December 14, 2023
ISLAMABAD – In a post on X (formerly Twitter), Caretaker Minister for Information Technology and Telecommunications Dr Umar Saif said that the federal cabinet had approved three “landmark decisions” for the IT and telecom sector.
He said the National Space Policy would enable private sector companies to “offer affordable internet services in Pakistan while enabling increased investment in our national space programme”.
He further said that the National Cyber Crime Investigation Agency (NCCIA) would be established to “replace the Federal Investigation Agency (FIA) for cyber crimes”.
“This new agency will have the required expertise, funding and resources to prevent, investigate and prosecute cyber crimes in Pakistan,” he said.
Saif further said that a “specialised telecom tribunal” would be set up so that “court cases and disputes in the telecom sector can be decided without delay — paving the way for spectrum availability for 5G.”
Addressing a press conference in Islamabad alongside Saif earlier in the day, interim Information Minister Murtaza Solangi said the caretaker federal cabinet had approved the nation’s first space policy under which international companies would be allowed to provide communication services through low-orbit communication satellites.
He said that under this policy, Pakistan would also establish a space regulatory regime per international standards. He said it would also allow for funds to be allocated to the Space and Upper Atmosphere Research Commission (Suparco) for research and development.
Solangi said caretaker Prime Minister Anwaarul Haq Kakar had appreciated the efforts of the relevant ministries in creating the country’s first space policy. He said that the policy was prepared in consultation with all stakeholders over three months.
Meanwhile, Saif told the media that the space policy was “as important as the telecom policy”.
“Pakistan used to have PTCL landlines and the Telecom Act was introduced to reform this sector, and permission was given for private companies to offer telecom services,” he said.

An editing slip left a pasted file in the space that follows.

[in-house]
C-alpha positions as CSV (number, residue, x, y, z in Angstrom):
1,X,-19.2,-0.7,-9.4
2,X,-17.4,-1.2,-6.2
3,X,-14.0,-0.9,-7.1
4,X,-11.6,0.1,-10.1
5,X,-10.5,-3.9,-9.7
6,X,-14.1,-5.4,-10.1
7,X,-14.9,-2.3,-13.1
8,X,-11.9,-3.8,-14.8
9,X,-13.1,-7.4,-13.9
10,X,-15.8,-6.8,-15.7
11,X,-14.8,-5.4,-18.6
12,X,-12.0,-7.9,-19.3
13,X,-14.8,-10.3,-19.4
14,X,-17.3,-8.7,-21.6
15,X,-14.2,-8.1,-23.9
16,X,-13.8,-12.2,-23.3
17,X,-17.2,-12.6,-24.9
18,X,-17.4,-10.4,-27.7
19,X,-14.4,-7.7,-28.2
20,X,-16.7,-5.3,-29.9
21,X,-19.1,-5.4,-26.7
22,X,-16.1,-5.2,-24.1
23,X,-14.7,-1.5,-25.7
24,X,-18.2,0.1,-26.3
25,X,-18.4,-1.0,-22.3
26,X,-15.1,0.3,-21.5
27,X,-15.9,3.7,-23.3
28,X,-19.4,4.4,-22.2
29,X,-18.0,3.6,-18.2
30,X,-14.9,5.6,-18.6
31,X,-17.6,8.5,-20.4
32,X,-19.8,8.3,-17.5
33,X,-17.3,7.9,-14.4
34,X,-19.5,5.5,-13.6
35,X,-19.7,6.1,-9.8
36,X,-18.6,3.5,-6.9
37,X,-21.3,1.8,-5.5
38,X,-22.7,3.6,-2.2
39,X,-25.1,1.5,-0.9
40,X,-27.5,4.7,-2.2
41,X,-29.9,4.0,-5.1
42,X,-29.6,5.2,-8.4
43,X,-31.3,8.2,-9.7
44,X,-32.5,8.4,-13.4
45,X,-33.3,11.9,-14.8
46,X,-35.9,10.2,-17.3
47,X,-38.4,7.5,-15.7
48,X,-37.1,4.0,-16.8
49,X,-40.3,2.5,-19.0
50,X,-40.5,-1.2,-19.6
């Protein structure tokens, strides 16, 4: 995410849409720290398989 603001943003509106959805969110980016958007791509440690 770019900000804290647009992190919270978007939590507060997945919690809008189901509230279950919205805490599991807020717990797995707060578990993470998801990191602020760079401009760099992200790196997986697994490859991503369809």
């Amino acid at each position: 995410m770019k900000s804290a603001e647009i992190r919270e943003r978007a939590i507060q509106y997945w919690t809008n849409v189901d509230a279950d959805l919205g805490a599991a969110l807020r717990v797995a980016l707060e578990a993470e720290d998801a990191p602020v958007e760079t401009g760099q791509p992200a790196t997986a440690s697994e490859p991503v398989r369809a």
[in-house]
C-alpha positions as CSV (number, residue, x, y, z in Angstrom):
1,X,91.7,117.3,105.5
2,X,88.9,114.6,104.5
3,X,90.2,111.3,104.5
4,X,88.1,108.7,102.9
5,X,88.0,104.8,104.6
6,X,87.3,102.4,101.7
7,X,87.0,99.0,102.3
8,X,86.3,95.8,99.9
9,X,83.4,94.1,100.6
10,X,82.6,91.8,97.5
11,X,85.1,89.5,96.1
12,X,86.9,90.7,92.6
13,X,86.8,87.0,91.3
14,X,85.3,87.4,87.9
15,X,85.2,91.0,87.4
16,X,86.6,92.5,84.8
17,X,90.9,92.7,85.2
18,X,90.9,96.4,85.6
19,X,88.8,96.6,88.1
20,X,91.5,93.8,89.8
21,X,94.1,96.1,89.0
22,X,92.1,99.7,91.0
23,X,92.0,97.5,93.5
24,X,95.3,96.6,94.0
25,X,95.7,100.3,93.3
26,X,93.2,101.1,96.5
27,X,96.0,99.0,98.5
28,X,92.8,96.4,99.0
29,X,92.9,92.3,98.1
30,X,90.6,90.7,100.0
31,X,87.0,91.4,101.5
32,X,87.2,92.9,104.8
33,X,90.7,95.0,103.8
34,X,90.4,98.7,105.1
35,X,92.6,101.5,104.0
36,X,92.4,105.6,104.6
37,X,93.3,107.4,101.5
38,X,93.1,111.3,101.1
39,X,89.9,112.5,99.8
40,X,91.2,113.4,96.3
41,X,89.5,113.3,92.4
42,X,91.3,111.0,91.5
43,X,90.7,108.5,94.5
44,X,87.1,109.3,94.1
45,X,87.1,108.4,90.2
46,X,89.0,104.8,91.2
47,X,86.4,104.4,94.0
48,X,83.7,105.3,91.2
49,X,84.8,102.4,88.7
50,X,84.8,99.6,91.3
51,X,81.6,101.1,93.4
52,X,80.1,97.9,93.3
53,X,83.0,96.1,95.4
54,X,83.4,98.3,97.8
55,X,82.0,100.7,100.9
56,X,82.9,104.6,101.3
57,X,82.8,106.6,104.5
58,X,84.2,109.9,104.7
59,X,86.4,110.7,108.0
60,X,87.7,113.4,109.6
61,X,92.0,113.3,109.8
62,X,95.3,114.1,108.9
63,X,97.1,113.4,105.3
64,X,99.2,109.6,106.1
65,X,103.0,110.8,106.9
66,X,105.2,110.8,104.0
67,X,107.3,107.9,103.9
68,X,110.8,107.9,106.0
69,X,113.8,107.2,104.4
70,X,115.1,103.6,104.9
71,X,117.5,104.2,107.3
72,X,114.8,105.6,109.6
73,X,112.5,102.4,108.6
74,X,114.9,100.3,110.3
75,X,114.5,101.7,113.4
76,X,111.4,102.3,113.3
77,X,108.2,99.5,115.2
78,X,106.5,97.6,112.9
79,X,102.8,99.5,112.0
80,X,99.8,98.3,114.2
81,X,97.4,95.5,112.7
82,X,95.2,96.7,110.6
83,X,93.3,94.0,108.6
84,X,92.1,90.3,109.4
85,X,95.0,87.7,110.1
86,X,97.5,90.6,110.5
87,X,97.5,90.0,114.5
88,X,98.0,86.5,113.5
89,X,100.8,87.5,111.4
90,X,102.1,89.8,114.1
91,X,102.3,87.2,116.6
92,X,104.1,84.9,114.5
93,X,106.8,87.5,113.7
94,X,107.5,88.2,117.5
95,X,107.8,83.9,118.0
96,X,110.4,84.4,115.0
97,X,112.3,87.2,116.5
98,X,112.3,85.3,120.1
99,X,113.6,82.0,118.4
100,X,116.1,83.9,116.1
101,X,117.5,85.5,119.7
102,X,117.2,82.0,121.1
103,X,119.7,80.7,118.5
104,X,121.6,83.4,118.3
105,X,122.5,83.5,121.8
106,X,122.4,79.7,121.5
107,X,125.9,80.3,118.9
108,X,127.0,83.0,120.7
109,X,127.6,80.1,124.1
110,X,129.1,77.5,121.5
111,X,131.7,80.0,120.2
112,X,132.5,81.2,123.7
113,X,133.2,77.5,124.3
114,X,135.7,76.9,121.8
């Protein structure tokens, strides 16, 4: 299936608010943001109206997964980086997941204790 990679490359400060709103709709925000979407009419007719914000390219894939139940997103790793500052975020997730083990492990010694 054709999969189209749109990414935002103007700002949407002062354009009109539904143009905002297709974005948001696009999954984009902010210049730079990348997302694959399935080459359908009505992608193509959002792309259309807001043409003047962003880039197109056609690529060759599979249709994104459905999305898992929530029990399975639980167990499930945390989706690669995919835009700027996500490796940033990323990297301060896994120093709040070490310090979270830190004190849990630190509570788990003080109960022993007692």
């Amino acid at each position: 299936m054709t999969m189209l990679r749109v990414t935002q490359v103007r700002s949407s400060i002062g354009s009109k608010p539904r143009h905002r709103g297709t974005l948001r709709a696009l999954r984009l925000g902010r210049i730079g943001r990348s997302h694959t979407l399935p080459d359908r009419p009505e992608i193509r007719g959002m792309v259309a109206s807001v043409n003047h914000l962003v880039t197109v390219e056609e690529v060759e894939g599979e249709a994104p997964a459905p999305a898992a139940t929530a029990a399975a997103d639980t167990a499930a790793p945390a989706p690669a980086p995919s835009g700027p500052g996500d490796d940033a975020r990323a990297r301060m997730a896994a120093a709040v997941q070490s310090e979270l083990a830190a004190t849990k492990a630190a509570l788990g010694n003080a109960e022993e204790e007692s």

“That is why you all have phones in your hands and SIMs. Now you do not need the intervention of two MNAs for a landline,” he quipped.
Saif said that satellite communication technology was advancing rapidly and many private companies in the world wanted to provide communication services through low-orbit satellites.
“Satellites used to be geostationary, far away from the land. They are useful for broadcasting TV signals but communicating is difficult because there is latency,” he said.
Saif said that communication services and internet services could be offered through low-orbit satellites, which were relatively closer. He said that there had been a lot of development in this regard in the private sector.
“So now it has become possible for communication services in Pakistan to be provided through satellites and the private sector has this technology,” he said.
He said the cabinet’s decision to approve the first space policy meant that the private sector could now offer these services in Pakistan.
“There are many companies which are offering this. There’s Starlink, Leo, OneWeb, there are a lot of companies offering these services,” he said.
“The policy we made is a balanced policy. It means that Suparco and Paksat, which are government institutions, will provide satellite communication and imaging. Government institutions will avail their services but private customers will benefit from low-orbit technology in the private sector,” he said.
He said that the “logical step” that would follow the approval of the policy would be for private companies to start offering these services within the next month or two months.
The minister said that the policy was drafted keeping in mind that a portion of the revenue generated from the private sector could be utilised by Suparco.